Routes of Introduction of Anopheles gambiae Into Remote Islands in the Indian Ocean

R. E. Ditter, M. Campos, M. W. Crepeau, J. Pinto, A. Toilibou, Y. Amina, Y. Lee, A. J. Cornel and G. C. Lanzaro,  ,  2023.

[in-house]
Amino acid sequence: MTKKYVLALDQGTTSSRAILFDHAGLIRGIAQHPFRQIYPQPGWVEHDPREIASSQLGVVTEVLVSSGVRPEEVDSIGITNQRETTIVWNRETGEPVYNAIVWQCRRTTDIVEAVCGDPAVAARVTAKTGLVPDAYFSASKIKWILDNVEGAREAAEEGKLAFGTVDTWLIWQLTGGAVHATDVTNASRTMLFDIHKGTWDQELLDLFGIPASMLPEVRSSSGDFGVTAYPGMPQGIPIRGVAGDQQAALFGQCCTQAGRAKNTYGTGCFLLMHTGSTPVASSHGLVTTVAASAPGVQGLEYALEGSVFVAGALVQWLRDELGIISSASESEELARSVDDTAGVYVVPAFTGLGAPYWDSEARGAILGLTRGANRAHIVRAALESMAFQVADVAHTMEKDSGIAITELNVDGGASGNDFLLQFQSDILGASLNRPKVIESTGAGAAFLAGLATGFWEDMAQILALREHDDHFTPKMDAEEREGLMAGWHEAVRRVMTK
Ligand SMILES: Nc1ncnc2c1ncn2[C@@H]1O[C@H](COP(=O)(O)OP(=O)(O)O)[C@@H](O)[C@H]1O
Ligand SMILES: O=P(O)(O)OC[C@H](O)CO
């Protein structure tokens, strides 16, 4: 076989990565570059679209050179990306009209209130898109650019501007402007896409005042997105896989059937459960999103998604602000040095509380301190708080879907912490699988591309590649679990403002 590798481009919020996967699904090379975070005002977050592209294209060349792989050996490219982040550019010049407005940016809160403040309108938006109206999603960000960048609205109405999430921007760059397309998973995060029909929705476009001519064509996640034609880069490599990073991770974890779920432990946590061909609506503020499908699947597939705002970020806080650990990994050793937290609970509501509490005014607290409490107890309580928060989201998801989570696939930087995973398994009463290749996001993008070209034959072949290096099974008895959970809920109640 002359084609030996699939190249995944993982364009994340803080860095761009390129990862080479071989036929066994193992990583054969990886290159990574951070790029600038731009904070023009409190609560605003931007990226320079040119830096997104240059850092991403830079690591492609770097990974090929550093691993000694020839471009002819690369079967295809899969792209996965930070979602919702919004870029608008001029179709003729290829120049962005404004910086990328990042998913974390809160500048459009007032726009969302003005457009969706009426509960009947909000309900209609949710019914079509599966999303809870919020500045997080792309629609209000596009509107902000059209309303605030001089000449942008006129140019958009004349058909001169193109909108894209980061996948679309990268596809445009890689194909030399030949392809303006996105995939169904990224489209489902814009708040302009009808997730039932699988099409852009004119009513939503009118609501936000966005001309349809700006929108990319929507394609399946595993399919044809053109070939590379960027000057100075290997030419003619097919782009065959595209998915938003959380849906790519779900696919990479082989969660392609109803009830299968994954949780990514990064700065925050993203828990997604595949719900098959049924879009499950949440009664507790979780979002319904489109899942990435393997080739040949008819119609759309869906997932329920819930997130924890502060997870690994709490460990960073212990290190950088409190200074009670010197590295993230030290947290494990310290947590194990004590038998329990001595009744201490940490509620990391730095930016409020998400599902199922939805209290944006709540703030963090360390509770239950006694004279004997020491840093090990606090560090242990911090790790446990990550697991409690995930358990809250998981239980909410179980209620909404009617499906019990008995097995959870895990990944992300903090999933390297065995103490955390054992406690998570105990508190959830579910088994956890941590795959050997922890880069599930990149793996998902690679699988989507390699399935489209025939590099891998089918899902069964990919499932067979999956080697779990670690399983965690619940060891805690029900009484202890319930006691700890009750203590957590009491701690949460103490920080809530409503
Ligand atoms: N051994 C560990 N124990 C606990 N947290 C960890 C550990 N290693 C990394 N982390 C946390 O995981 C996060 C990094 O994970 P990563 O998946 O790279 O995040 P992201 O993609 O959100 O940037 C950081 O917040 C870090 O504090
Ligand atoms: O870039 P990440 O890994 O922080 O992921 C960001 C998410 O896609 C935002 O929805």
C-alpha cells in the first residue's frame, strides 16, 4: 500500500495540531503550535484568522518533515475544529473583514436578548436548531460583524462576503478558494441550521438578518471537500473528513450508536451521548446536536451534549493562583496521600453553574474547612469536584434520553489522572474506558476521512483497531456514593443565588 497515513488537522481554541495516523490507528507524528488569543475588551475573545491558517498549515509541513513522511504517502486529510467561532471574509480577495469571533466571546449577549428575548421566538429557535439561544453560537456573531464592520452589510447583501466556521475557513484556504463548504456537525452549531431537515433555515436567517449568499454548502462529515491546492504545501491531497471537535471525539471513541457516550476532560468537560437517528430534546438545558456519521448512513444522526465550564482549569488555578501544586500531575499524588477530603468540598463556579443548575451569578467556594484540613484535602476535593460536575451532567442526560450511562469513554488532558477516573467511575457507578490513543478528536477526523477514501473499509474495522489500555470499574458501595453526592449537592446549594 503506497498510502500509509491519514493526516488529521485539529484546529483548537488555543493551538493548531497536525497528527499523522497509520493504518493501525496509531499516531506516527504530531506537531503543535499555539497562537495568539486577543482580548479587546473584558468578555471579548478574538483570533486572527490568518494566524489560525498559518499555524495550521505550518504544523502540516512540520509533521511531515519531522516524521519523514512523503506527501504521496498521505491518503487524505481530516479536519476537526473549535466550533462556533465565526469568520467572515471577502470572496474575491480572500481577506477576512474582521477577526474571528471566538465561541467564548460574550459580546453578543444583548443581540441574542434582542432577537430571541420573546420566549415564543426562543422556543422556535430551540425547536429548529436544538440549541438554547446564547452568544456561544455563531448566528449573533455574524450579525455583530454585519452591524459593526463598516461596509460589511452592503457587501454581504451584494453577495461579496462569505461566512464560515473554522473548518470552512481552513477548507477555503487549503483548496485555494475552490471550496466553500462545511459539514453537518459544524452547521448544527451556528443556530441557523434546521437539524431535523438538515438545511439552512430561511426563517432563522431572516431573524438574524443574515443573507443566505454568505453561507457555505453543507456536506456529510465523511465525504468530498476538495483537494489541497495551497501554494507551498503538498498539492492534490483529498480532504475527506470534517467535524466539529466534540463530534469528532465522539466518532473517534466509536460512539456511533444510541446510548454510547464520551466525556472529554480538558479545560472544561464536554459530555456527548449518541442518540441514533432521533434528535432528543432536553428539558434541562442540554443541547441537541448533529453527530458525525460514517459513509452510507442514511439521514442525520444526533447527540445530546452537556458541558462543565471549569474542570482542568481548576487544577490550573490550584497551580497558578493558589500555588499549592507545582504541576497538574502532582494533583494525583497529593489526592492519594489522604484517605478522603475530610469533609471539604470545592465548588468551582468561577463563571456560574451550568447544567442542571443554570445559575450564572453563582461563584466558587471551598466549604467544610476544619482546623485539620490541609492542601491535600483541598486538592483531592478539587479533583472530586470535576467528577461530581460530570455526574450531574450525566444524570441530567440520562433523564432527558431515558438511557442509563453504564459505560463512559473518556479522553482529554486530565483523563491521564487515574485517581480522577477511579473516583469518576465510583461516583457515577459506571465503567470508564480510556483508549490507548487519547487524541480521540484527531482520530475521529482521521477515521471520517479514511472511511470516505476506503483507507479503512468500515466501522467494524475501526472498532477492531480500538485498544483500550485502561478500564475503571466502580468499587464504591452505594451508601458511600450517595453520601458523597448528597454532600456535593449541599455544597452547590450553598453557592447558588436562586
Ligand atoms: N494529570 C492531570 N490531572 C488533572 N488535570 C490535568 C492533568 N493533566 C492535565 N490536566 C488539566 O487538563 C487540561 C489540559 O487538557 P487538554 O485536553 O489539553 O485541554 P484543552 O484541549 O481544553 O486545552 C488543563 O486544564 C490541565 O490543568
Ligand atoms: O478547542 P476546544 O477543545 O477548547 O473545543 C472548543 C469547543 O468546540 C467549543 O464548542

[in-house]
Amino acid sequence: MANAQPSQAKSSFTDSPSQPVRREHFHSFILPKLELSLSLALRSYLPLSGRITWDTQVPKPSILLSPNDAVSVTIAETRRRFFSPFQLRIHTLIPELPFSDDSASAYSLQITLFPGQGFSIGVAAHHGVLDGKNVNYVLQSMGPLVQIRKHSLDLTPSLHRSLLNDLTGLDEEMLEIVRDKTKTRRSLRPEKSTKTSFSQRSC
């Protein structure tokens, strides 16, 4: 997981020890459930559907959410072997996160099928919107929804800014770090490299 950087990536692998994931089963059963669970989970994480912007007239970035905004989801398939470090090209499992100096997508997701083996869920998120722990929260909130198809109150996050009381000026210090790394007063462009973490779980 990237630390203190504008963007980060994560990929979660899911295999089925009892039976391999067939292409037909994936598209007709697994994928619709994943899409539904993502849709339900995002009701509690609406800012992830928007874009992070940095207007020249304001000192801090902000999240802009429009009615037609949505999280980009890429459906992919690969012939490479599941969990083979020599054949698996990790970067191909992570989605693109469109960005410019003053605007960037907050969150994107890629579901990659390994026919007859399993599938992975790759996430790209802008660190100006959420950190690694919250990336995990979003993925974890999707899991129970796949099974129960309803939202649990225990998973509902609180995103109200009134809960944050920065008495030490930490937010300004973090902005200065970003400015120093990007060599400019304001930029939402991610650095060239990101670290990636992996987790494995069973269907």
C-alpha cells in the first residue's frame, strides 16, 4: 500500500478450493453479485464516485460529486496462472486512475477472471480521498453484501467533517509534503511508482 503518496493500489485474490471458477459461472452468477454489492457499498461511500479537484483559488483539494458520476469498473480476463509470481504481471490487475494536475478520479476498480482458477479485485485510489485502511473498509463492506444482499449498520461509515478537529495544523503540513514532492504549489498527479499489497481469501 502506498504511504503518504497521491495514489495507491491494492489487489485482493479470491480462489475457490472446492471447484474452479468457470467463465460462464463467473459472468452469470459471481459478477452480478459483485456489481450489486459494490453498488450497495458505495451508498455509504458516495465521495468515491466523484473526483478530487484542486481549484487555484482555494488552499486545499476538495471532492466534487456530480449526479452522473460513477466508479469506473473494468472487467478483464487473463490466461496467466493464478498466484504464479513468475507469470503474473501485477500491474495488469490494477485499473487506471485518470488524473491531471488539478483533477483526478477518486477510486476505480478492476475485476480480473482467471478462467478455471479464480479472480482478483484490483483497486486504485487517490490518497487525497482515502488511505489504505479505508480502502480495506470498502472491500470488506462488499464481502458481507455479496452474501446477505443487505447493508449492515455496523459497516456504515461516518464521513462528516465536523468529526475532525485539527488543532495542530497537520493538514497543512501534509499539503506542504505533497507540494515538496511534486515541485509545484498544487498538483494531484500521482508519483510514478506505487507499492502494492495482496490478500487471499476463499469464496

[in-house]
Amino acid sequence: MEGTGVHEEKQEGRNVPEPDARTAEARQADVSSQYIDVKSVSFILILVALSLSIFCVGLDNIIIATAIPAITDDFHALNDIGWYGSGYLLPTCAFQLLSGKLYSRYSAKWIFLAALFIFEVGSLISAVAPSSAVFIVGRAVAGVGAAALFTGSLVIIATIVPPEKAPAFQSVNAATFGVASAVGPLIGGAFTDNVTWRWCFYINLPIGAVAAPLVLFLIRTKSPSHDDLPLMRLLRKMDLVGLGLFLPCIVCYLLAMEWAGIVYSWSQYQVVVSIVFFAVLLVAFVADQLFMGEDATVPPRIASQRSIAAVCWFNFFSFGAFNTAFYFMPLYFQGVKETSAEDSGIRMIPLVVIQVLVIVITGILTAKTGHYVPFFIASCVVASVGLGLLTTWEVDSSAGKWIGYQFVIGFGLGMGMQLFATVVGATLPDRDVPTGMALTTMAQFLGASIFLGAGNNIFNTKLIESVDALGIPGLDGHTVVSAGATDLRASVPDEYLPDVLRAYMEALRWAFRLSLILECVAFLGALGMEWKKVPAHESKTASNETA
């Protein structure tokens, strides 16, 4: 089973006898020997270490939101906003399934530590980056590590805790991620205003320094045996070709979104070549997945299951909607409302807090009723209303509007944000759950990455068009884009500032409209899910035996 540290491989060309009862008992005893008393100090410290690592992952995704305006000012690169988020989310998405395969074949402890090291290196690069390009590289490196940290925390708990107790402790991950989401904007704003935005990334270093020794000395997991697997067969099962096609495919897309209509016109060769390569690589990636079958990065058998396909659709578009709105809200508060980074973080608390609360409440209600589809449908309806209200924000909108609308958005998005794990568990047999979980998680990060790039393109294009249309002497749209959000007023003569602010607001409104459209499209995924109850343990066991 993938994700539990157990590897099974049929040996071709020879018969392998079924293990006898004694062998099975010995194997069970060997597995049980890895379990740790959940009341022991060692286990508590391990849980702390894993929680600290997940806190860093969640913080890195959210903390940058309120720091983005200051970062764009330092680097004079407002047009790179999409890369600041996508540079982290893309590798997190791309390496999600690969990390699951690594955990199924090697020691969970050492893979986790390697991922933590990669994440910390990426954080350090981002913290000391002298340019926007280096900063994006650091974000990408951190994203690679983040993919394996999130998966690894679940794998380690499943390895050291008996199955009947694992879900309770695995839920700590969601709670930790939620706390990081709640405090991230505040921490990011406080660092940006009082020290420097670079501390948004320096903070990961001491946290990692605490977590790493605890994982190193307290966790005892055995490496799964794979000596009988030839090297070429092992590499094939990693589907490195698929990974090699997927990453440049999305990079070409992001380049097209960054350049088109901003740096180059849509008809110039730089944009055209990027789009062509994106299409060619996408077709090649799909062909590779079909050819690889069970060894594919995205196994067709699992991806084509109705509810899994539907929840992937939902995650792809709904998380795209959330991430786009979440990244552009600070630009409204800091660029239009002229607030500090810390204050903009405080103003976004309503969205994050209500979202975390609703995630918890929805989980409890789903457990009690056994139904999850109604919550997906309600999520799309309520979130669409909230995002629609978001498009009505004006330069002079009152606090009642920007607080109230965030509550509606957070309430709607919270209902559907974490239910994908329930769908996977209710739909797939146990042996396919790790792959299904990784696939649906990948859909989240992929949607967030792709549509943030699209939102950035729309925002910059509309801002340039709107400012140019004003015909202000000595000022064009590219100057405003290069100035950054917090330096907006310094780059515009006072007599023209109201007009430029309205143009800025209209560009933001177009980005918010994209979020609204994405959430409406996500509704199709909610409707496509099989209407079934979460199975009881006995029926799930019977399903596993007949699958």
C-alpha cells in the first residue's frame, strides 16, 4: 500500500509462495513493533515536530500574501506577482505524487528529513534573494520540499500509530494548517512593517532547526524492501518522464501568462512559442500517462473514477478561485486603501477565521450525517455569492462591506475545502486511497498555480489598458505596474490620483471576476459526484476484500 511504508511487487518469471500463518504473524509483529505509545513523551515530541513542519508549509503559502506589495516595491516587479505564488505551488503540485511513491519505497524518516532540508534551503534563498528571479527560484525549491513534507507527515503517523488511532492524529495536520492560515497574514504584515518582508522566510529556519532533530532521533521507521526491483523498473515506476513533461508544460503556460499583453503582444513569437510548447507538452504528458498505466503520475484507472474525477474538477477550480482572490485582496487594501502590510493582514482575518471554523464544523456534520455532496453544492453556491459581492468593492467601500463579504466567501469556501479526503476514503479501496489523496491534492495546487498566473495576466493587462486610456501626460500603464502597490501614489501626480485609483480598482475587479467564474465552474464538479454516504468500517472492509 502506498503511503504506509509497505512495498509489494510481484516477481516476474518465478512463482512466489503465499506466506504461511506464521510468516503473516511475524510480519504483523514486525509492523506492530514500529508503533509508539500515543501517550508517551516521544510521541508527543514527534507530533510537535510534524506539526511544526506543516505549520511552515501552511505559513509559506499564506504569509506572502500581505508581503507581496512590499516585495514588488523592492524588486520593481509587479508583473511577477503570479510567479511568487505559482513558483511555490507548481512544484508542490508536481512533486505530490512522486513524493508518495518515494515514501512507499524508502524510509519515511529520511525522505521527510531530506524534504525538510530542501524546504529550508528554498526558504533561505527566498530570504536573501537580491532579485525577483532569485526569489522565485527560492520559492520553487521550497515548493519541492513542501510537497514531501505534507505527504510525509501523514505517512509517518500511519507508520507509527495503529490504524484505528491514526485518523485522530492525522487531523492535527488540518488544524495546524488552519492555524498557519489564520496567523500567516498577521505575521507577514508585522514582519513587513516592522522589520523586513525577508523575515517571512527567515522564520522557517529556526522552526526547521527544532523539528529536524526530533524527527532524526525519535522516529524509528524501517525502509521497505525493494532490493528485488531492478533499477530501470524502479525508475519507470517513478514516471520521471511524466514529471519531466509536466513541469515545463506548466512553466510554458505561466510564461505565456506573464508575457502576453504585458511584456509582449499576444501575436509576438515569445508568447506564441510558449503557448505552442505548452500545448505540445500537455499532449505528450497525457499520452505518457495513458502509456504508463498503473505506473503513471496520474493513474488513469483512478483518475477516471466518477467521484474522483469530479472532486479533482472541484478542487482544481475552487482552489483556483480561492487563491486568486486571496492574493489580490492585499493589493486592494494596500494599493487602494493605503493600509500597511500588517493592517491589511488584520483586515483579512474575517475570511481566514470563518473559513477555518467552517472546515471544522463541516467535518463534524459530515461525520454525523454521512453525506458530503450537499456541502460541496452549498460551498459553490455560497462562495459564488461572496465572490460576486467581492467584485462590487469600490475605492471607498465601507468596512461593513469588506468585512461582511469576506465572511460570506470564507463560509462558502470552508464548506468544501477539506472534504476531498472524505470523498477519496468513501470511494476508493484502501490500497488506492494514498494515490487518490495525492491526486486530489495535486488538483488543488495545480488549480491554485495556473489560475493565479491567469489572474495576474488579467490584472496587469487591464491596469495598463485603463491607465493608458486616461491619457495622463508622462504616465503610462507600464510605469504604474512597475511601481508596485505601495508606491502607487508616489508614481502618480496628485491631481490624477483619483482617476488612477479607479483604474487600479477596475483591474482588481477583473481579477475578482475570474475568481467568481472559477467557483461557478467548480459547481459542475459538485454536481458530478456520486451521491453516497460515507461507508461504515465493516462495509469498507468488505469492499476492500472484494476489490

The malaria vector Anopheles gambiae s.s., is a primary malaria vector throughout sub-Saharan Africa including the islands of the Comoros archipelago (Anjouan, Grande Comore, Mayotte and Mohéli). These islands are located at the northern end of the Mozambique Channel in eastern Africa. Previous studies have shown a relatively high degree of genetic isolation between island and mainland populations of A. gambiae, but the origin of the island populations remains unclear. Here, we analyzed phylogenetic relationships among island and mainland populations using complete mitochondrial genome sequences of individual A. gambiae specimens. We investigated the source population of A. gambiaefor each island, determined the number of introductions and estimated when they occurred, and explored evidence for contemporary gene flow between island and mainland populations. Phylogenetic analysis and haplotype networks were constructed from mitogenome sequences of 258 A. gambiae from the four islands. In addition, 112 individuals from seven countries across sub-Saharan Africa and Madagascar were included to identify potential source populations. Our results suggest that introduction events of A. gambiae into the Comoros archipelago were rare and recent events and that there is no evidence of contemporary migration between the islands and mainland Africa. This study further supports the suitability of these oceanic islands as appropriate sites for conducting field trial releases of genetically engineered mosquitoes (GEMs).

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